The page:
A novel approach yields a simple solution to making catalysts more efficient and less expensive

It’s nice when you aim for a goal, and in the process of achieving it, nail another unexpected but significant target.

“We were just trying to generate a catalyst that would more efficiently make the product we desired,” says Christopher Kiely, the Harold B. Chambers Senior Professor of Materials Science and Engineering at Lehigh University’s P.C. Rossin College of Engineering and Applied Science. “Using less precious metal in the final catalyst material was a fortunate and unanticipated outcome.”

Kiely is part of an international team of researchers who recently published a paper in Nature Catalysis. The group developed a simple preparation method to control and manipulate the structures of supported platinum nanoparticles, which can be used as catalysts for the synthesis of functionalized anilines. Such compounds are used in the manufacture of products such as pharmaceuticals, fertilizers and dyes.

What made their study unusual, says Kiely, was the use of both analytical electron microscopy and advanced spectroscopic techniques available at a synchrotron source to fully characterize the catalyst materials.

“With the aberration corrected electron microscope at Lehigh, we could directly visualize these very tiny clusters of platinum,” he says. “We could see what size they were, how uniformly they were distributed on the titania support and how stable they were. The synchrotron studies allowed us to study the chemical state of the platinum and tell if it was bonded to oxygen. When you put the information gathered from these two techniques together, you gain a more comprehensive understanding of the catalyst nanostructure.”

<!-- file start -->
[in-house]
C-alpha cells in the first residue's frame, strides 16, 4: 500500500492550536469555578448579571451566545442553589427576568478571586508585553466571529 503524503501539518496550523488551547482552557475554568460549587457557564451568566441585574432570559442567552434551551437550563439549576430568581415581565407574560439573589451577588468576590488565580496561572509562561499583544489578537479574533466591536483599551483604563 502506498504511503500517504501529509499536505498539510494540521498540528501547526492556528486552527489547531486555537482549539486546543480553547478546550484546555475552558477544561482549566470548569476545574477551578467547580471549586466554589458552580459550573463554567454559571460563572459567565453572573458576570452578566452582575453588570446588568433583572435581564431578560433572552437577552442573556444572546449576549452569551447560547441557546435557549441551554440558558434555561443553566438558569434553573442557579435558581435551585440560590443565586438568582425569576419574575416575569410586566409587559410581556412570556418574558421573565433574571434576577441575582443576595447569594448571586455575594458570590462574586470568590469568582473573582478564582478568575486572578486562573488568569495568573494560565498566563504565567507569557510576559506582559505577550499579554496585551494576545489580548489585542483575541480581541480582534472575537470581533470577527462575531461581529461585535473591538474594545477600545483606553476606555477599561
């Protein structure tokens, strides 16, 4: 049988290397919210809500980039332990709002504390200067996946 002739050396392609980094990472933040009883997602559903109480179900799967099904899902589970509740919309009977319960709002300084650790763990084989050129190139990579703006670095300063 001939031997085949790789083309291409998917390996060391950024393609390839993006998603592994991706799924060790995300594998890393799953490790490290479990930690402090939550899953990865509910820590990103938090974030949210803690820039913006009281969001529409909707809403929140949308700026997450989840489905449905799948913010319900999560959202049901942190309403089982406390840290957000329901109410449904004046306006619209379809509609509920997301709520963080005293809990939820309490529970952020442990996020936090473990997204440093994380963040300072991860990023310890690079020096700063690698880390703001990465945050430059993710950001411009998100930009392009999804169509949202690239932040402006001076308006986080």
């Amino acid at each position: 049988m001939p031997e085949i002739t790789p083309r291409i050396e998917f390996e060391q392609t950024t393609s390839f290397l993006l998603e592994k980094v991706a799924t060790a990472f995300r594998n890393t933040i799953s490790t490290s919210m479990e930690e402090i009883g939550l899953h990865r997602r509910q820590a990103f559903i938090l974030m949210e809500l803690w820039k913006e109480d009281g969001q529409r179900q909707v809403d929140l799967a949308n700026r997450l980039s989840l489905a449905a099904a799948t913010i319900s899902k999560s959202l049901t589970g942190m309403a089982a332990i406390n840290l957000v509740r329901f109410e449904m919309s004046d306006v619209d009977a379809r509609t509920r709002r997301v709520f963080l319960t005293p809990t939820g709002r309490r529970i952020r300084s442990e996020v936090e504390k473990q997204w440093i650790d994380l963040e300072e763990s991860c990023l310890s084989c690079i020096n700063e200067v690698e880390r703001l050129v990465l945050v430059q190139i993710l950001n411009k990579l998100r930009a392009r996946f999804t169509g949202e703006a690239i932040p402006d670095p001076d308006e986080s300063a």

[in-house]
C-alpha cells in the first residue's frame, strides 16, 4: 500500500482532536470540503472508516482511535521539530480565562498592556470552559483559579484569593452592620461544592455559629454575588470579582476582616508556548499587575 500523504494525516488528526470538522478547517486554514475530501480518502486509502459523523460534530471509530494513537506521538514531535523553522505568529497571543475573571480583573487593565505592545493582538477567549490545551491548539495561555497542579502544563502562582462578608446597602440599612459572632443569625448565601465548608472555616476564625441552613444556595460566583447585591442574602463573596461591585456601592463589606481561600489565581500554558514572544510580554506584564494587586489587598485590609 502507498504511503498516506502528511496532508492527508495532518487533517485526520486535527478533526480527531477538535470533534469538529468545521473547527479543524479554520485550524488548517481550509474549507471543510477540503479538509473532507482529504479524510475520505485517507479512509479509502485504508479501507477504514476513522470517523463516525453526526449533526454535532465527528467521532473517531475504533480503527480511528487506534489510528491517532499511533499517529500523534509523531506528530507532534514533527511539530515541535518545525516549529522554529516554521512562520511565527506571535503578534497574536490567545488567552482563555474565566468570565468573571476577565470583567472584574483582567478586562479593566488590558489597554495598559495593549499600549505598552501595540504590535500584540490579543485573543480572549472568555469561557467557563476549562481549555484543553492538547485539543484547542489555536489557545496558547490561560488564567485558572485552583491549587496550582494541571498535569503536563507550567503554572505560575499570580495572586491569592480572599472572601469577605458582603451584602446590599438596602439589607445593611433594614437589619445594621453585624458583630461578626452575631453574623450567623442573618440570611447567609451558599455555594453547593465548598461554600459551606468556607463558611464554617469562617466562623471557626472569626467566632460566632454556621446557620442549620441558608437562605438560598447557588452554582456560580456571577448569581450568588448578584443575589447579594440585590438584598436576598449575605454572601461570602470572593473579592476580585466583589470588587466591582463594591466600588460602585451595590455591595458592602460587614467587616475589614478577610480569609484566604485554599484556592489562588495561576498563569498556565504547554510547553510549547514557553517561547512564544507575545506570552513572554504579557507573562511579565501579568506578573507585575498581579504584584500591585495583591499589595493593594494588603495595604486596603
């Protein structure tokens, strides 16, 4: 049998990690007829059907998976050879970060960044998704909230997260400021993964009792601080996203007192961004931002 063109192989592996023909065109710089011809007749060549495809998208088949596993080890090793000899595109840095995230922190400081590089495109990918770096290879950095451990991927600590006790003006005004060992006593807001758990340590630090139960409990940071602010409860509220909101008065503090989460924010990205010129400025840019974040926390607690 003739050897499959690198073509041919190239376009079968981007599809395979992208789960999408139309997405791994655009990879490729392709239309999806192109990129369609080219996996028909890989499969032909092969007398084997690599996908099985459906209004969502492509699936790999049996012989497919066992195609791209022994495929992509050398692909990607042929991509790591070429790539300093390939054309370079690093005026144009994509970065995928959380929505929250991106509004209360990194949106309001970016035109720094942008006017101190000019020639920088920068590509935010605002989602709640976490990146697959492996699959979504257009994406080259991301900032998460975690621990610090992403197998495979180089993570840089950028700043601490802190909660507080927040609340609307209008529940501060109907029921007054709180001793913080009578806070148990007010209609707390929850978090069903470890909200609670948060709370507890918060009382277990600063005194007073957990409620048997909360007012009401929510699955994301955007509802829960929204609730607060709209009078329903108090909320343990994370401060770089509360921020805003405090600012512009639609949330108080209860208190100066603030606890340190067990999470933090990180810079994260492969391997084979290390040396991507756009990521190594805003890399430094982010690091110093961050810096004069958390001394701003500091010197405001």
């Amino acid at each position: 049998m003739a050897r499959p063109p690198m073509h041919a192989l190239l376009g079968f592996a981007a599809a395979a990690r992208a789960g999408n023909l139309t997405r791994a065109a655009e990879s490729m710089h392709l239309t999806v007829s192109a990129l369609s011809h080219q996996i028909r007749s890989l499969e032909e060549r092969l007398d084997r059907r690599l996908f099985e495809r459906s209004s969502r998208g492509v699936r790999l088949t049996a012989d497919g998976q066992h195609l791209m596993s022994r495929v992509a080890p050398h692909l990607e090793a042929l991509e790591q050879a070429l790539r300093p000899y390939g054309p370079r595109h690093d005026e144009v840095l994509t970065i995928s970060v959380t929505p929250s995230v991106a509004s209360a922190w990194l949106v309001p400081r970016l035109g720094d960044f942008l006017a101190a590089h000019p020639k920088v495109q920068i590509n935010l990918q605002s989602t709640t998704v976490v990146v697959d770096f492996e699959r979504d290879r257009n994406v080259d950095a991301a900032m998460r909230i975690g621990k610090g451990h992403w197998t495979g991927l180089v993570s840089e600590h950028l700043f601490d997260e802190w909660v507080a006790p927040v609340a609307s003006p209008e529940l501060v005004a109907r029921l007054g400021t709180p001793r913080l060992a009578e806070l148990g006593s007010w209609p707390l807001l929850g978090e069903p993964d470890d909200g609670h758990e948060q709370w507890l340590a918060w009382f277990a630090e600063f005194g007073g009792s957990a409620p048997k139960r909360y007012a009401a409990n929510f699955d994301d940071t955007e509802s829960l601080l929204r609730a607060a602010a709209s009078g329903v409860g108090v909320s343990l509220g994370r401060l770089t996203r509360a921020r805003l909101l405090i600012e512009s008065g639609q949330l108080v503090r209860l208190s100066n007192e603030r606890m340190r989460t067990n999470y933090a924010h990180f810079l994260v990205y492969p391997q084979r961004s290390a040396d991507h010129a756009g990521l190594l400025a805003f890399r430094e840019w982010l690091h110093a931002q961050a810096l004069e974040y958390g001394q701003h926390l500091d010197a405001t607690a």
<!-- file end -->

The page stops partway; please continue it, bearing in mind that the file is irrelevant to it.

Using the insight gained from these characterization studies, the team of researchers were able to fine tune the active sites (where the catalytic reaction occurs) in their platinum nanoparticles by various heat treatments and using very low platinum quantities to produce an optimized catalyst. In fact, they were able to reduce the amount of expensive platinum needed by a factor of ten as compared to the commercial version of the catalyst, while still retaining the same level of activity and completely eliminating any unwanted side products.

Kiely says that “The changes in synthesis procedure to obtain the optimized catalyst are relatively simple and cheap to implement, which should aid in their adoption by commercial catalyst manufacturers.”

The team was led by researchers from Cardiff University in the UK. Kiely’s former doctoral student Sultan M. Althahban ’19 PhD, who is now faculty at Jazan University in Saudi Arabia, performed the electron microscopy studies at Lehigh. Other contributors include Kiely’s former student and Cardiff University Research Fellow Qian He ’12 PhD (now faculty at the National University of Singapore) and researchers from Zhejiang University (China), University of Bologna (Italy), University of Glasgow, Rutherford Appleton Laboratory, University College London, and the University of Liverpool (UK).

Chris Kiely

Christopher Kiely is the Harold B. Chambers Senior Professor of Materials Science and Engineering and the director of the Lehigh Microscopy School.

electron microscope

Lehigh University's JEOL JEM-ARM200CF aberration-corrected transmission electron microscope is capable of revealing the atomic structure of materials, thanks to its 20 million times magnification capability.